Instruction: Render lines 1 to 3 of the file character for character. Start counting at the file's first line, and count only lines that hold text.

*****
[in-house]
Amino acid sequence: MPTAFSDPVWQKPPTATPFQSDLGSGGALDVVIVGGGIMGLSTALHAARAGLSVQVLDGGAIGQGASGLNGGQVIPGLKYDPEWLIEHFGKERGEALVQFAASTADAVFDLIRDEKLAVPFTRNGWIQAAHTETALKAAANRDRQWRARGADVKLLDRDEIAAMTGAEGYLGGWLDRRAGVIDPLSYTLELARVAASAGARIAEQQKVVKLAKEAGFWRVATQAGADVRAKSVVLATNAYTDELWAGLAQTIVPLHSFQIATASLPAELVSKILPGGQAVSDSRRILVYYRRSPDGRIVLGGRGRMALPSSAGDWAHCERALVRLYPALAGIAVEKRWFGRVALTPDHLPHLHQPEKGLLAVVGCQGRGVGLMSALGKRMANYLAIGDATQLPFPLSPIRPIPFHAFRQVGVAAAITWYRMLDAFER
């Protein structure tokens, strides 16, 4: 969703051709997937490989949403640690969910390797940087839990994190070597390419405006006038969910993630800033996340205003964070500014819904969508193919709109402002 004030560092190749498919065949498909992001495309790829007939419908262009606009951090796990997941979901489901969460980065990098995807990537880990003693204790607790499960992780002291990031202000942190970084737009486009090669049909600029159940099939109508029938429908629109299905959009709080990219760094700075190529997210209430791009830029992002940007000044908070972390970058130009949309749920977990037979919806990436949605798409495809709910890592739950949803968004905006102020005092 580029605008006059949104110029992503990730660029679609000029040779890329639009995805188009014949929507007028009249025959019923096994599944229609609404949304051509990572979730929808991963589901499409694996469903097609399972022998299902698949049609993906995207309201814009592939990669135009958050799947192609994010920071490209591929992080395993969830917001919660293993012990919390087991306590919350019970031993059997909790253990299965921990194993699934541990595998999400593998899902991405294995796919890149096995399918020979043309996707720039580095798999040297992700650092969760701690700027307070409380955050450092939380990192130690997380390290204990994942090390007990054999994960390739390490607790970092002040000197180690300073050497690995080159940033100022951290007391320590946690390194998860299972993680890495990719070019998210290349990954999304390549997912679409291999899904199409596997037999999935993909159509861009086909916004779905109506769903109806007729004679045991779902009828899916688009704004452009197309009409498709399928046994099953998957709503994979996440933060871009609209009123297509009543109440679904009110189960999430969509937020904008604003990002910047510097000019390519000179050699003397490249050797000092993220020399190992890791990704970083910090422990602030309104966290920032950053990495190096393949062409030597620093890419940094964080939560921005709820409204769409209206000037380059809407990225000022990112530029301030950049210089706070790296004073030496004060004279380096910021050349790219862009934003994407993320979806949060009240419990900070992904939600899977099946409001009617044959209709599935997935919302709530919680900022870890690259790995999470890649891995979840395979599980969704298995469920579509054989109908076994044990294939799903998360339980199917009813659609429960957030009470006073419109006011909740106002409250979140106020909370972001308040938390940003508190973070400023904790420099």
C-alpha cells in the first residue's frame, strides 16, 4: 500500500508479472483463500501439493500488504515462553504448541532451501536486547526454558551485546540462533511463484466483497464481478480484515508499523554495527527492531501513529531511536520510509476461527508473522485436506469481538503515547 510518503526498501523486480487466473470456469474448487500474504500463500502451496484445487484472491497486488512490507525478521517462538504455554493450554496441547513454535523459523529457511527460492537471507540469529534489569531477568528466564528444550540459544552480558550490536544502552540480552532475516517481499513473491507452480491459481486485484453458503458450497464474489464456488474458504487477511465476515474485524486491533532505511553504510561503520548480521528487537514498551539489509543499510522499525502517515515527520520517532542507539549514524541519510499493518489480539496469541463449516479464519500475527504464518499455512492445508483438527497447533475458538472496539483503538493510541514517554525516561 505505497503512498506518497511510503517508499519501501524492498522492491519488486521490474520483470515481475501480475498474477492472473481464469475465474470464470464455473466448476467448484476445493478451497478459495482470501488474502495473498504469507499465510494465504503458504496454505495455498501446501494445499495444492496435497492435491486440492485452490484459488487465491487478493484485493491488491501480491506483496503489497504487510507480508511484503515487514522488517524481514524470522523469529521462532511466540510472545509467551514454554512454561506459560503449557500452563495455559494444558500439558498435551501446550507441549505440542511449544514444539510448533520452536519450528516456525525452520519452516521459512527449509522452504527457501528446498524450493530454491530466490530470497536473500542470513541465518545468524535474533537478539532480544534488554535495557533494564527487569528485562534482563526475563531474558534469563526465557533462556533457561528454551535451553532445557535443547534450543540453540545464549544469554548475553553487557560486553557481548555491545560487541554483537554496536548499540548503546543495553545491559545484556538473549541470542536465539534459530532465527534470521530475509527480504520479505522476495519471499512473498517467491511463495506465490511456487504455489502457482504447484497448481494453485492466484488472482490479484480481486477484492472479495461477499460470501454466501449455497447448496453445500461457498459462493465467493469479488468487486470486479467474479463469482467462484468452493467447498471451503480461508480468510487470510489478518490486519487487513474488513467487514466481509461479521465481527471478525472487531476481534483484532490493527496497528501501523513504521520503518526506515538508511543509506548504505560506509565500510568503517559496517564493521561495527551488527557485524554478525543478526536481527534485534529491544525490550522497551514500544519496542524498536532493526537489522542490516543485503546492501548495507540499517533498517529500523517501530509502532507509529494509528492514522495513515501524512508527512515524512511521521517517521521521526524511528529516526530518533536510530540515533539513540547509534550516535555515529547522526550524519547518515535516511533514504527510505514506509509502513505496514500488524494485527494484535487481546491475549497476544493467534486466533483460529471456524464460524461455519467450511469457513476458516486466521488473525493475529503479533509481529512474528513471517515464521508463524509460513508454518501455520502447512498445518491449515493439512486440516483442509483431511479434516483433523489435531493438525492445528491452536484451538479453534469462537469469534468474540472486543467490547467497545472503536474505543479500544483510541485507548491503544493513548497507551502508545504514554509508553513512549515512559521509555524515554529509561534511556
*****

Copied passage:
[in-house]
Amino acid sequence: MPTAFSDPVWQKPPTATPFQSDLGSGGALDVVIVGGGIMGLSTALHAARAGLSVQVLDGGAIGQGASGLNGGQVIPGLKYDPEWLIEHFGKERGEALVQFAASTADAVFDLIRDEKLAVPFTRNGWIQAAHTETALKAAANRDRQWRARGADVKLLDRDEIAAMTGAEGYLGGWLDRRAGVIDPLSYTLELARVAASAGARIAEQQKVVKLAKEAGFWRVATQAGADVRAKSVVLATNAYTDELWAGLAQTIVPLHSFQIATASLPAELVSKILPGGQAVSDSRRILVYYRRSPDGRIVLGGRGRMALPSSAGDWAHCERALVRLYPALAGIAVEKRWFGRVALTPDHLPHLHQPEKGLLAVVGCQGRGVGLMSALGKRMANYLAIGDATQLPFPLSPIRPIPFHAFRQVGVAAAITWYRMLDAFER
């Protein structure tokens, strides 16, 4: 969703051709997937490989949403640690969910390797940087839990994190070597390419405006006038969910993630800033996340205003964070500014819904969508193919709109402002 004030560092190749498919065949498909992001495309790829007939419908262009606009951090796990997941979901489901969460980065990098995807990537880990003693204790607790499960992780002291990031202000942190970084737009486009090669049909600029159940099939109508029938429908629109299905959009709080990219760094700075190529997210209430791009830029992002940007000044908070972390970058130009949309749920977990037979919806990436949605798409495809709910890592739950949803968004905006102020005092 580029605008006059949104110029992503990730660029679609000029040779890329639009995805188009014949929507007028009249025959019923096994599944229609609404949304051509990572979730929808991963589901499409694996469903097609399972022998299902698949049609993906995207309201814009592939990669135009958050799947192609994010920071490209591929992080395993969830917001919660293993012990919390087991306590919350019970031993059997909790253990299965921990194993699934541990595998999400593998899902991405294995796919890149096995399918020979043309996707720039580095798999040297992700650092969760701690700027307070409380955050450092939380990192130690997380390290204990994942090390007990054999994960390739390490607790970092002040000197180690300073050497690995080159940033100022951290007391320590946690390194998860299972993680890495990719070019998210290349990954999304390549997912679409291999899904199409596997037999999935993909159509861009086909916004779905109506769903109806007729004679045991779902009828899916688009704004452009197309009409498709399928046994099953998957709503994979996440933060871009609209009123297509009543109440679904009110189960999430969509937020904008604003990002910047510097000019390519000179050699003397490249050797000092993220020399190992890791990704970083910090422990602030309104966290920032950053990495190096393949062409030597620093890419940094964080939560921005709820409204769409209206000037380059809407990225000022990112530029301030950049210089706070790296004073030496004060004279380096910021050349790219862009934003994407993320979806949060009240419990900070992904939600899977099946409001009617044959209709599935997935919302709530919680900022870890690259790995999470890649891995979840395979599980969704298995469920579509054989109908076994044990294939799903998360339980199917009813659609429960957030009470006073419109006011909740106002409250979140106020909370972001308040938390940003508190973070400023904790420099």